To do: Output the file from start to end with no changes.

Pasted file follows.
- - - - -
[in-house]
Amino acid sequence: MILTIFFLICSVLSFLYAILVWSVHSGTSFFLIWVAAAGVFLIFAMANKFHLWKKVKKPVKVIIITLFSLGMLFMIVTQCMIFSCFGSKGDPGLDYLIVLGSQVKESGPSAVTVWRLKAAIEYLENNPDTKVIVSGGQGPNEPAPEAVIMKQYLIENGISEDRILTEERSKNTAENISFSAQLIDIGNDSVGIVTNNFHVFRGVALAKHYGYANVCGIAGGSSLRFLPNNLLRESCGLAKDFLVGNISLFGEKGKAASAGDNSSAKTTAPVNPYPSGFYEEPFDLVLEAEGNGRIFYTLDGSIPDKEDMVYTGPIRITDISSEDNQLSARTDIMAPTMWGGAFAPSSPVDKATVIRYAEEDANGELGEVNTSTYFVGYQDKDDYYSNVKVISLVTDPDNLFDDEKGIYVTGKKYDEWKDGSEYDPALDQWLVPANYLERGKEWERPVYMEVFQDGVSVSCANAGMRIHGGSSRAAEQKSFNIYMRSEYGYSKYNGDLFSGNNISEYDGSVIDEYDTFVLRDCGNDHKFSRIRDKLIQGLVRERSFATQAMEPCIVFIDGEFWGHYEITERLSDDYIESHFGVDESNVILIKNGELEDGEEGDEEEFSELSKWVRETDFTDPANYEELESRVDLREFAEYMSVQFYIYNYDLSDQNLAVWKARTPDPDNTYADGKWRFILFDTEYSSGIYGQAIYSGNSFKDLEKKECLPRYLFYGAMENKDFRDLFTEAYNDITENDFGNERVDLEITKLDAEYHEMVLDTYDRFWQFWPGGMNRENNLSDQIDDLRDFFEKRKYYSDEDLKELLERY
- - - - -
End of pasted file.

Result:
[in-house]
Amino acid sequence: MILTIFFLICSVLSFLYAILVWSVHSGTSFFLIWVAAAGVFLIFAMANKFHLWKKVKKPVKVIIITLFSLGMLFMIVTQCMIFSCFGSKGDPGLDYLIVLGSQVKESGPSAVTVWRLKAAIEYLENNPDTKVIVSGGQGPNEPAPEAVIMKQYLIENGISEDRILTEERSKNTAENISFSAQLIDIGNDSVGIVTNNFHVFRGVALAKHYGYANVCGIAGGSSLRFLPNNLLRESCGLAKDFLVGNISLFGEKGKAASAGDNSSAKTTAPVNPYPSGFYEEPFDLVLEAEGNGRIFYTLDGSIPDKEDMVYTGPIRITDISSEDNQLSARTDIMAPTMWGGAFAPSSPVDKATVIRYAEEDANGELGEVNTSTYFVGYQDKDDYYSNVKVISLVTDPDNLFDDEKGIYVTGKKYDEWKDGSEYDPALDQWLVPANYLERGKEWERPVYMEVFQDGVSVSCANAGMRIHGGSSRAAEQKSFNIYMRSEYGYSKYNGDLFSGNNISEYDGSVIDEYDTFVLRDCGNDHKFSRIRDKLIQGLVRERSFATQAMEPCIVFIDGEFWGHYEITERLSDDYIESHFGVDESNVILIKNGELEDGEEGDEEEFSELSKWVRETDFTDPANYEELESRVDLREFAEYMSVQFYIYNYDLSDQNLAVWKARTPDPDNTYADGKWRFILFDTEYSSGIYGQAIYSGNSFKDLEKKECLPRYLFYGAMENKDFRDLFTEAYNDITENDFGNERVDLEITKLDAEYHEMVLDTYDRFWQFWPGGMNRENNLSDQIDDLRDFFEKRKYYSDEDLKELLERY